The mirror 1240 is positioned in back of the lens 1230 at distance 1231 equal to the focal length of lens 1230. As a result, light beam 1250 will be collimated to mirror 1240 and reflected back to lens 1230 offset from the optical axis of lens 1230. The light beam 1260 reflected off mirror 1240 will be reflected at an angle equal to the angle of incidence of light beam 1250 on mirror 1240. Lens 1230 focuses reflected light beam 1260 onto displacement plate 1220. Light beam 1260 is refracted at both air-glass boundaries. The angular rotation 1222 of displacement plate 1230 causes reflected light beam 1260 to be directed to output core 1217.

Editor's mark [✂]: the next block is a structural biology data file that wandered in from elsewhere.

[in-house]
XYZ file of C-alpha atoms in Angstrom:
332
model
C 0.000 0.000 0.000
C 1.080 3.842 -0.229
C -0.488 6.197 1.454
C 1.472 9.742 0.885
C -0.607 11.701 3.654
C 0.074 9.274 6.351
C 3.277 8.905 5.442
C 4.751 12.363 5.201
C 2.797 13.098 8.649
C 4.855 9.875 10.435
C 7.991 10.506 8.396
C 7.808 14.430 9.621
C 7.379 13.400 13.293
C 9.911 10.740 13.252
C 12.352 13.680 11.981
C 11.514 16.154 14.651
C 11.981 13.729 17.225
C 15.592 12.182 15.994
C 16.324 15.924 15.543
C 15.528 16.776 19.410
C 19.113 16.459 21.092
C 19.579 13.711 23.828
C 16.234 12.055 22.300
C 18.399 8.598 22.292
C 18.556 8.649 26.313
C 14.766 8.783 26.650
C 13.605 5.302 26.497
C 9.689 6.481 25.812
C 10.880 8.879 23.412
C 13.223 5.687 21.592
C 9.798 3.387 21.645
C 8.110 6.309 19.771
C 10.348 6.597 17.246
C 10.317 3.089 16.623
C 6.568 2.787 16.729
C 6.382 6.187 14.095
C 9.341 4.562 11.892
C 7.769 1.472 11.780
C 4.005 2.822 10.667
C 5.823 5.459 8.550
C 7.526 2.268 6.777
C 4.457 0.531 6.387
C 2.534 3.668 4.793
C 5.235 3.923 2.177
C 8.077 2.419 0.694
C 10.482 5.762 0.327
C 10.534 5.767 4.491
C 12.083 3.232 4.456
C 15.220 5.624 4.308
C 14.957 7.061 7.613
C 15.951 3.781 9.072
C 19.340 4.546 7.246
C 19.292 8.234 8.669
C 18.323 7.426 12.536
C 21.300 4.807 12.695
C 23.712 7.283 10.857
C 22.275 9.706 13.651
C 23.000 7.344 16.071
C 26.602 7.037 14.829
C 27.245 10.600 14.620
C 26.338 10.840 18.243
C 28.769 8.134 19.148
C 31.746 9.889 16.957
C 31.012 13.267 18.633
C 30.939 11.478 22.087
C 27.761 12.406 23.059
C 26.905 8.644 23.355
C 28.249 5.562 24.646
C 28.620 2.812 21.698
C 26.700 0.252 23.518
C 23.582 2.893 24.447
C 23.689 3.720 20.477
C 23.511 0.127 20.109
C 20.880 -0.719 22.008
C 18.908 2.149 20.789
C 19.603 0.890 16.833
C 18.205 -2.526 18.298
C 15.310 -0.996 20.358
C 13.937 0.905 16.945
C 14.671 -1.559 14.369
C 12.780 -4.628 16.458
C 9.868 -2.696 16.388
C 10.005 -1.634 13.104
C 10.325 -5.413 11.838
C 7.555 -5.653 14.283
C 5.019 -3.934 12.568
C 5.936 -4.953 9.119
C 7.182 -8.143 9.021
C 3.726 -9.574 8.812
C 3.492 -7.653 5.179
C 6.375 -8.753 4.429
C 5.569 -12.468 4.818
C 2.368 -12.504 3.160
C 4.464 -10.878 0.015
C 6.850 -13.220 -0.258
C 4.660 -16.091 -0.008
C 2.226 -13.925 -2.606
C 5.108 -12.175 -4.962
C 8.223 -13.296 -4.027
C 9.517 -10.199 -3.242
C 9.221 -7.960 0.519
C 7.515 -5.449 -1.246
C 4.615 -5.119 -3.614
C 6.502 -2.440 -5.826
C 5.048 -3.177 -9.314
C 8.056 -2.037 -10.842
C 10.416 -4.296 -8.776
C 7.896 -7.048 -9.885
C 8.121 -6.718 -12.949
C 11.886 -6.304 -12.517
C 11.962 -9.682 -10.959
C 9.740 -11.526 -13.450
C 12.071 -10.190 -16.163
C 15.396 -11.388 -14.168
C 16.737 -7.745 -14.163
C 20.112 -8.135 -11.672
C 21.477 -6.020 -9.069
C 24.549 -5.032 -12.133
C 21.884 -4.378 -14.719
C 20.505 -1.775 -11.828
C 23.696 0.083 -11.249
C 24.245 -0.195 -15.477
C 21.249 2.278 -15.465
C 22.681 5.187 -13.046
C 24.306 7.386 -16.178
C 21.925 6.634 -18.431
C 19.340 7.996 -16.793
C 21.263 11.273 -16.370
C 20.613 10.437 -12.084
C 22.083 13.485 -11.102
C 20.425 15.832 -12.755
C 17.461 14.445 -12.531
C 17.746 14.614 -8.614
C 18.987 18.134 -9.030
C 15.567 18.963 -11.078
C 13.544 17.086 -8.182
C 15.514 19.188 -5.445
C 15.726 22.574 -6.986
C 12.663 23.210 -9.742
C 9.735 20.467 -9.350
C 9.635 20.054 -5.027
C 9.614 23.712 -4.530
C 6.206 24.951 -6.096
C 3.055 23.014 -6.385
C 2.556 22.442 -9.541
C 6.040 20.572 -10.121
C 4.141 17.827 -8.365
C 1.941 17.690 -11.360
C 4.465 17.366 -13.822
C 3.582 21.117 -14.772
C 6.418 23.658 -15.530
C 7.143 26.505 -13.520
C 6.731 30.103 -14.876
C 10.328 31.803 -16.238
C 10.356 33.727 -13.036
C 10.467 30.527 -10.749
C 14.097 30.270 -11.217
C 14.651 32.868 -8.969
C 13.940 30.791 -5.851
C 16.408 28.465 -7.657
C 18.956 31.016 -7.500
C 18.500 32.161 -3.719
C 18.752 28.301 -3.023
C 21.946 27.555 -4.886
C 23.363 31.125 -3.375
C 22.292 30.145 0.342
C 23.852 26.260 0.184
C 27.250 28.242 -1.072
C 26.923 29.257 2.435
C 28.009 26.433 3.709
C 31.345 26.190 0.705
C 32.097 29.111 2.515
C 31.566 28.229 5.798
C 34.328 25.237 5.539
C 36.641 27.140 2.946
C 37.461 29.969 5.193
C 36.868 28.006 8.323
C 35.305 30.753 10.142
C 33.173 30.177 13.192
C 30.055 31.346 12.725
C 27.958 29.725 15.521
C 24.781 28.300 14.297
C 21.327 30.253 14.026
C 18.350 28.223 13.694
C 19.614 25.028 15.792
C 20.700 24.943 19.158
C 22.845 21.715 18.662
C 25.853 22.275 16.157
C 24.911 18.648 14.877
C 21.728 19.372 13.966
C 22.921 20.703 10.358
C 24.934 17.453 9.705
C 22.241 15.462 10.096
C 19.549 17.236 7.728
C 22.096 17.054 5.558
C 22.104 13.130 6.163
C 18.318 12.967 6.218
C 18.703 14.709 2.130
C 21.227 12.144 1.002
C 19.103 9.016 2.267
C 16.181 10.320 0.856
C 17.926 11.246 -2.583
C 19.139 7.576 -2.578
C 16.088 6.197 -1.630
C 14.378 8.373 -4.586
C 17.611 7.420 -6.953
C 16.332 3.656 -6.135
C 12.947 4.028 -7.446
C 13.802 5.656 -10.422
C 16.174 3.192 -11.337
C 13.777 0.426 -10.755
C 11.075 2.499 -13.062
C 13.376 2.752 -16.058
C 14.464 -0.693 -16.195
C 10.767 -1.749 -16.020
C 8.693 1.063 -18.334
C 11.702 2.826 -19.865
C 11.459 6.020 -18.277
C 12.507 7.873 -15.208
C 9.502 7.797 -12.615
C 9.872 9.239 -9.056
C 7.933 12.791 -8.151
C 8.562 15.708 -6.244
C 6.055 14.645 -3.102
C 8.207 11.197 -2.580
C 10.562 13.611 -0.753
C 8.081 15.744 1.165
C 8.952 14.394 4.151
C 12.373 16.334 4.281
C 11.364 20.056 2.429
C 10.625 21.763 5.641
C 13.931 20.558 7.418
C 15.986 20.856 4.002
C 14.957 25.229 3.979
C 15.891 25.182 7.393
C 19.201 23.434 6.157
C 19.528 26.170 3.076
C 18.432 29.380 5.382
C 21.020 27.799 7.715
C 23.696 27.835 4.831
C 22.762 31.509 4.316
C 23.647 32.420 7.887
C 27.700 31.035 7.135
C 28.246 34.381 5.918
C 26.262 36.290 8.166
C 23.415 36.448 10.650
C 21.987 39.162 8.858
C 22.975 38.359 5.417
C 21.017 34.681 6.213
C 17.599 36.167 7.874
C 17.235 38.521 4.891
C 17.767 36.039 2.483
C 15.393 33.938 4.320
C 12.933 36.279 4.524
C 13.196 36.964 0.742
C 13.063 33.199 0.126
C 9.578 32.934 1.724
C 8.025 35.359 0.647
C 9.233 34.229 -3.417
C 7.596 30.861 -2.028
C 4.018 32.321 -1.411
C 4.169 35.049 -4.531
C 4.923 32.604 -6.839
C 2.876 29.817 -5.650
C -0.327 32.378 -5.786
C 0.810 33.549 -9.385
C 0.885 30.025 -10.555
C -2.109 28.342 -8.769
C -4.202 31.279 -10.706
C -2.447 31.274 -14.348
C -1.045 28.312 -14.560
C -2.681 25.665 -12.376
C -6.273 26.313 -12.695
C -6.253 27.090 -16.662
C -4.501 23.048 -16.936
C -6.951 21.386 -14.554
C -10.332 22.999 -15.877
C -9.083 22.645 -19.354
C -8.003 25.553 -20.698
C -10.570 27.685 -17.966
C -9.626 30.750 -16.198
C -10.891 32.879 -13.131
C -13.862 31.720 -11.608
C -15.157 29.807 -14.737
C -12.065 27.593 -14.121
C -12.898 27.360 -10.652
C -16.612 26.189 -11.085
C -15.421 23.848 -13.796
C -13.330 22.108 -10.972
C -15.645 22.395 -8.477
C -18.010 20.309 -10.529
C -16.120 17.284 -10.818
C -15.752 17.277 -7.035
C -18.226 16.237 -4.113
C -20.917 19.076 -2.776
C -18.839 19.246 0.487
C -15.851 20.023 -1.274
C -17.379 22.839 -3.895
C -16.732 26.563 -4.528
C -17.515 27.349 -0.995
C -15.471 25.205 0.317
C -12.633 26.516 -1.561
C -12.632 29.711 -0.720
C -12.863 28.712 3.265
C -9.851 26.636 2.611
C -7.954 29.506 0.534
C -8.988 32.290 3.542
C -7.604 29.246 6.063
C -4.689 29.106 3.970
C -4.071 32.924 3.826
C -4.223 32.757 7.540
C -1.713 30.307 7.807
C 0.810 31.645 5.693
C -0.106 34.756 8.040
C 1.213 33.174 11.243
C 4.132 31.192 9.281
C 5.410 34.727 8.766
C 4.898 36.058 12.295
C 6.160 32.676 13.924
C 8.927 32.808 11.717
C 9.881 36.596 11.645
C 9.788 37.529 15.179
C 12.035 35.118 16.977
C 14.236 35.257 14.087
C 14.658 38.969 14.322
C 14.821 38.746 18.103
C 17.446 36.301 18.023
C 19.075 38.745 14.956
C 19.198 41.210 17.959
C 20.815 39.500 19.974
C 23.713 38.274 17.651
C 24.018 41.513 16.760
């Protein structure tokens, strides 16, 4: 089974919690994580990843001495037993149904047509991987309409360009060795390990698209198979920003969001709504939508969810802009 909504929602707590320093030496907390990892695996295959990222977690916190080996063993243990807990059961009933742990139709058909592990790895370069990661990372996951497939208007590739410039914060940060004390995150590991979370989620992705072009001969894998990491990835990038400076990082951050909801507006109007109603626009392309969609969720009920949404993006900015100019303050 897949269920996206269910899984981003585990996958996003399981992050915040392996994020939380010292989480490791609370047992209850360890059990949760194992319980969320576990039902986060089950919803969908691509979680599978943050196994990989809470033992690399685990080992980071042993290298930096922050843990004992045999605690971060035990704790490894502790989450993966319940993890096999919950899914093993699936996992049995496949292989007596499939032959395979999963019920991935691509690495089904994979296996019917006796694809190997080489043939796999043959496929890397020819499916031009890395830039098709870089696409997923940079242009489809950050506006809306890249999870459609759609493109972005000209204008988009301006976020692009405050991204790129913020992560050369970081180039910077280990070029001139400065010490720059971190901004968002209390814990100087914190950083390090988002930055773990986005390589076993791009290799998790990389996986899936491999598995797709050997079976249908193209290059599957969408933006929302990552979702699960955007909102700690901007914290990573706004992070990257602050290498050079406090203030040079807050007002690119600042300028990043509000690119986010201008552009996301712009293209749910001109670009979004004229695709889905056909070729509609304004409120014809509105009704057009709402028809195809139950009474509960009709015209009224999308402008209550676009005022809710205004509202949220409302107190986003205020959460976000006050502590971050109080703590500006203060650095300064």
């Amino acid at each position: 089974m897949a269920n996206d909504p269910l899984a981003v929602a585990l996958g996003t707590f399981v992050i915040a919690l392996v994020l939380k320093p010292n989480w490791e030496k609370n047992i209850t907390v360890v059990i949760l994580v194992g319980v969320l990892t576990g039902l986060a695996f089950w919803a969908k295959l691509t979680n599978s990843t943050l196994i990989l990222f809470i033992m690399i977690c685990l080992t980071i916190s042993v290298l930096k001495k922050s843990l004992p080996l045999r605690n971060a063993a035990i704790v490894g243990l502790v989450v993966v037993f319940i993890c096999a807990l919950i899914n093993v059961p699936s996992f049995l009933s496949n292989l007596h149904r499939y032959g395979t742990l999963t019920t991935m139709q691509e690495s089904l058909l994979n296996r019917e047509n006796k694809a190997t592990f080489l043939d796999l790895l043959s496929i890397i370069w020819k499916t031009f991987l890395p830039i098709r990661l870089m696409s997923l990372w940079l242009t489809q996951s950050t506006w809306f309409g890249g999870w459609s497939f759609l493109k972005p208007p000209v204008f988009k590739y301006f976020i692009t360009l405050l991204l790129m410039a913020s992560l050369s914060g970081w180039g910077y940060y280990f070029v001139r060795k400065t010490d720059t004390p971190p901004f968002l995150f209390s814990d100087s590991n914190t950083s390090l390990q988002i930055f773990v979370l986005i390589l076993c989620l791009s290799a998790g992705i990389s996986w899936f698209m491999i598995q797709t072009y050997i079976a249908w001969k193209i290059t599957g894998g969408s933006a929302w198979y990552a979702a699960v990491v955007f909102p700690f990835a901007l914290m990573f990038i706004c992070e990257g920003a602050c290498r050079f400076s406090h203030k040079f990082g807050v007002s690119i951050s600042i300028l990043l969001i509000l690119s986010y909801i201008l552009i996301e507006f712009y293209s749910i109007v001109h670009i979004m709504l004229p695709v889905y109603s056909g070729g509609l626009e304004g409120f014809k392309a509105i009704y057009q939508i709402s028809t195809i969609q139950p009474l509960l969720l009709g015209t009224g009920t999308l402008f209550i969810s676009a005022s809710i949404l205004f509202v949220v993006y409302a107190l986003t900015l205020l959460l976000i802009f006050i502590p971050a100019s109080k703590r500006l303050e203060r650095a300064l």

By adjusting the angular rotation 1233 of displacement plate 1220, the path of light beam 1250 can be altered to direct light to a different output core. The degree of angular rotation 1233 is a function of the thickness and refractive index of displacement plate 1220. The greater the thickness and the higher the refractive index of displacement plate 1220, the smaller the angular rotation 1233 required to couple light between the input core 1215 and the output cores 1211-1214 and 1216-1219. In one embodiment, the angular rotation 1233 required to couple light from input core 1215 to the outer output core 1219 is approximately 10 degrees. In other embodiments, the angular rotation 1233 required to couple light from input core 125 to the outer output core 1233 may be more or less than 10 degrees.